My Rating: 4 of 5
Page Count: 493
Date Finished: September 1, 2017
So I heard people like this book. Now that I have read it I understand why. There’s so much to like about it. Francie Nolan has to be one of the most likable characters there is or ever will be. The story begins during the early years of Francie’s life, then jumps back to before she was born, illustrating her family’s past, habits, and beliefs before putting the spotlight back on Francie.
Francie is an impoverished girl of Brooklyn with not many friends so she turns to books as her outlet, aspiring to be a writer and getting little help from her teachers. The book is essentially plotless. It’s more of a descriptive account a family’s struggle for happiness in the years leading up to the First World War. But happiness is not a thing that can be measured by fortune and status which A Tree Grows in Brooklyn epitomizes. Though the Nolan’s struggle for steady income, have little to eat, and seemingly have all odds against them, they remain a happy family because of the bond between them.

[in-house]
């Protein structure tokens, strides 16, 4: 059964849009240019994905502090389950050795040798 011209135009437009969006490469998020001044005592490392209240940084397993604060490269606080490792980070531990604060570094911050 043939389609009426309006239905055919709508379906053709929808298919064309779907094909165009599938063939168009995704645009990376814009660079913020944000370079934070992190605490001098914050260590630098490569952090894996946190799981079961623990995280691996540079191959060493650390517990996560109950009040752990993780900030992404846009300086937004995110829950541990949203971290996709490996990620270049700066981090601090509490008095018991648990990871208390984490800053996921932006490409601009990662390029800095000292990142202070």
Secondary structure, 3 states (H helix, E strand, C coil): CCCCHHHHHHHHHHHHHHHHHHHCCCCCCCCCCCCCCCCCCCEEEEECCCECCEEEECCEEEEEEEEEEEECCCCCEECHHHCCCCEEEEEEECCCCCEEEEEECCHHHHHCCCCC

The novel is very descriptive, particularly in the first half. Although the book is easy reading, there is a point where Betty Smith is describing each and every family member and telling each back story which became a bit tedious. It did help later on with the depth of the different family members but I felt it could have been approached differently. The style of writing was a bit of an adjustment here because it felt like a rundown of the characters rather than a description within the context of the story. It also surprised me by being written in the third person. For some reason, I expected a first person narrative. I had no problem with this once I got into the book but it’s worth mentioning. The first half is more descriptive than eventful, but the second half picks up the pace dramatically.
The book really takes the reader into the time period. It has stood the test of time and is beloved for a reason. Even if you are a 26-year-old male like myself you can still enjoy the story and connect with it. The relationship between Francie and her little brother was heartfelt and reminded me of my own relationship with my older sister. I don’t think there’s anything here that is groundbreaking, but the book is an enjoyable experience that will make a mark on your emotions. I look forward to watching the film to see how it compares.